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Late to the Punch: The Karate Kid

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Another in a series of reviews posted far too long after the fact, and thus are late to the punch, as opposed to a commentary on the film itself, which I admit it totally looks like at first glance

The Karate Kid, John Avildson’s 1984 masterpiece about overcoming adversity and learning to kowtow to ancient Asian authority, taught me a few things about filmmaking. First is the ability of a great score (in this case by Bill Conti) and other music to heighten emotion in a film. The second is that I am a complete sucker when it comes to a sports underdog story. I knew at the time that I was watching a teenage retred of Rocky. That thought stayed in the back of my mind and was eventually shouted down by Conti’s score, Avildson’s slow build to the climax, and the power of the Crane Kick. Maybe it was due to my age, but The Karate Kid streaked past Rocky to live in a place all its own.

The news of a remake, therefore, sent a chill through the last vestiges of my 12 year-old fanboy heart. The new film seemed like the brain child of a studio accountant and a Hollywood star (read: Will Smith) with enough stroke to not only get his own, hair-brained projects made (read: Oldboy remake) but to get them made as vehicles for his son, too. In other words, a movie designed to has mass appeal simply for the name, but that would be likely loved by only the aforementioned bean counter, triple threat, and his starring spawn.

I was wrong. Well, not wholly, but mostly so.

Harald Zwart‘s 2010 The Karate Kid isn’t exactly a revelation, nor even really an improvement on the original. It does, however, hit all of the notes you would expect, as well as adding a few things to the mix. The first is Jackie Chan. It’s good to see somebody with this long a career landing roles which don’t require him to put his life on the line doing his own stunts. Which isn’t to say that Jackie isn’t fighting here: he is, though I will admit that the beats that used to thrill in Hong Kong choreography are starting to wear thin for me. That being said, having a lifetime practitioner of martial arts in the role of a martial arts master is an upgrade from the much-beloved Pat Morita’s Mr. Miyagi. Jackie may not be quite the actor that Pat was, but the addition of a fight scene that features Mr. Han, the soon-to-be-shifu, actually fighting is a very welcome addition.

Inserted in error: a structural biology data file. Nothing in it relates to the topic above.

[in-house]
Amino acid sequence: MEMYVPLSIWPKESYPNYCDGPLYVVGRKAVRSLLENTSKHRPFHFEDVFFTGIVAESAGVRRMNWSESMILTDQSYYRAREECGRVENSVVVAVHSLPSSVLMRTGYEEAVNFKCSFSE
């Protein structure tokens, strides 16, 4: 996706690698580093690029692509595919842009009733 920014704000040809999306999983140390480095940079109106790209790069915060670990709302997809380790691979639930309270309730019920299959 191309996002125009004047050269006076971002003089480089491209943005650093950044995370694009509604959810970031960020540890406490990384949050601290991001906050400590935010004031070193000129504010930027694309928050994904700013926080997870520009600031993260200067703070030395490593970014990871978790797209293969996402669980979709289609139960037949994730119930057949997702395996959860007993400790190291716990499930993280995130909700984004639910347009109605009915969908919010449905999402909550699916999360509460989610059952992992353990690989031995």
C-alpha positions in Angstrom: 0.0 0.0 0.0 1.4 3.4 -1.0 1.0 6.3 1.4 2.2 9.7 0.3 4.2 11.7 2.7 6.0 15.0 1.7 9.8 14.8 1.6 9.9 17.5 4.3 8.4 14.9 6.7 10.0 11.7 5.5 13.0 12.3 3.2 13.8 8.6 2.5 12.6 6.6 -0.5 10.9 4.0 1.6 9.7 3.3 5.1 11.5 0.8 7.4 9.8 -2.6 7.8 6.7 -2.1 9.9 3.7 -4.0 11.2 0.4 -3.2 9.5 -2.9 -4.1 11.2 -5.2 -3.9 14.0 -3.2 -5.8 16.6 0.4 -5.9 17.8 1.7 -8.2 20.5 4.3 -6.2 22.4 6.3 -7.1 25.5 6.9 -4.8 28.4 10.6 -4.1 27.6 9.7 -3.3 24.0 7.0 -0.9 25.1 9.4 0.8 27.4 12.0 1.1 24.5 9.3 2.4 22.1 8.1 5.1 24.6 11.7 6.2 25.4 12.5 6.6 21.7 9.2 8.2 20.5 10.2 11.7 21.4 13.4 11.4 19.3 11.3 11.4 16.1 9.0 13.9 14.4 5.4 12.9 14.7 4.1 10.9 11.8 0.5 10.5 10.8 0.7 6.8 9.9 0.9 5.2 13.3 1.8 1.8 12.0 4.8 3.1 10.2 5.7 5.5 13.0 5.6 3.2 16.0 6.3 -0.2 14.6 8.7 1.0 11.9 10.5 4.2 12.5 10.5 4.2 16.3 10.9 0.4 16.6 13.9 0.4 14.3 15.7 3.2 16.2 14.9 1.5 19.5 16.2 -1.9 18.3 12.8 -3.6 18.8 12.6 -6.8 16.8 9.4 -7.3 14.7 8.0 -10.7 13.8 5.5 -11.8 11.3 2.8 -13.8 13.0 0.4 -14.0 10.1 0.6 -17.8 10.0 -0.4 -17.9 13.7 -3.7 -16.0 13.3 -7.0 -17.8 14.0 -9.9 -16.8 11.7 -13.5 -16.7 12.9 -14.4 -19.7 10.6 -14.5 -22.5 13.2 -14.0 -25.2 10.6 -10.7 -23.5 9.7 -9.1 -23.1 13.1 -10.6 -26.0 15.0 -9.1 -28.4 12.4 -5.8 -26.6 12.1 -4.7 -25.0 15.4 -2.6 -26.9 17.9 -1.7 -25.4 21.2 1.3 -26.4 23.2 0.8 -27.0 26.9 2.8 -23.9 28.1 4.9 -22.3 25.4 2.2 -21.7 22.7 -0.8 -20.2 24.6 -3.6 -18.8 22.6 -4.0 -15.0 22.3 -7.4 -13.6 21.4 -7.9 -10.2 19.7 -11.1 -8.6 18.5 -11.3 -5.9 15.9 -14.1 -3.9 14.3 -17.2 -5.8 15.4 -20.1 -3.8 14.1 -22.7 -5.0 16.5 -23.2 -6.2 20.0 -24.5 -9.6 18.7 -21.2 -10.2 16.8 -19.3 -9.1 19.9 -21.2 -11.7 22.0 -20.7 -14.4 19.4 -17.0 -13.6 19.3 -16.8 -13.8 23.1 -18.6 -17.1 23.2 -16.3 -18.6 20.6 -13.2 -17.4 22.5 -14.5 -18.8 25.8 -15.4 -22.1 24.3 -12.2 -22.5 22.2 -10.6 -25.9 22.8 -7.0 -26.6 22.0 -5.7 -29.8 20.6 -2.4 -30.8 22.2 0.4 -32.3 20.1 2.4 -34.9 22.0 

Another upgrade places this version of the story in China. Not only does the up the ante when it comes to alienation for our main character, Dre Parker, but it offers some incredibly beautiful scenery and actual Asian backdrops and temples which are sorely missing from the original movie. While this does have the minor cost of enduring a few dreadful lines where characters discuss the merits of China and its wondrous sights ($5 million of the production budget was fronted by China Film Group, a Chinese government-run film company), the gorgeous shots of Dre and Mr. Han on Wudang Mountain are worth that small price.

The actor playing Dre, Jaden Smith, is something of a mixed bag. He handles the more physical parts of the role with aplomb. There is also a reality in the tense relationship between he and his mother, Sherri Parker played by Taraji P. Henson. The decision to turn the tale from something more teenaged, with all of the accompanying physical changes and angst, to something more tween-friendly lends some real disadvantages. Chief among them, the need to find age-appropriate actors for the roles. The young Smith is clearly game, and is just as clearly a fan of his father’s work. If you have ever found a Will Smith acting habit annoying in any form, seeing his son’s adolescent version of each of dad’s favorite facial expressions will only crystallize that annoyance. The more emotionally dense scenes are a bit beyond his reach, but this is the natural result of placing a 12 year-old in a story which demands a broad range. Which isn’t to say Smith doesn’t show some promise. One hopes that he will find a healthy skepticism about his dad’s acting ability and some expanded mentoring to help him develop his chops. We will, given the box office returns and the dearth of young stars, be seeing much more of him in the future.

Our hero Dre certainly does find himself in quite a bit worse a spot than Ralph Macchio‘s Daniel Larusso ever did. Not just uprooted, but plopped into a culture and language he doesn’t understand, then bullied by the local kung fu toughs to the point where he can’t even eat at school, poor Dre certainly does have the deck stacked against him. That the character decides to take the stoic, manly road is one of a list of changes that makes the violent confrontation of the kung fu tournament at the end pay off even more.

Another payoff is James Horner‘s score. Never-say-die, against-all-odds sports stories are the perfect stage for grand, emotionally compelling music, and Horner approaches the brilliance of Conti’s work in the original movie. Having the added benefit of gorgeous vistas during the training sequences, as well as visits to the Forbidden City and Great Wall, certainly helps his cause. I love film scores, but rarely buy them. I bought several tracks here, and considered buying the album but decided against it for fear that it might contain the end credits rap by Jaden Smith and Justin (squee!) Bieber, the mere possession of which could cripple my considerable street cred.

The Karate Kid Poster

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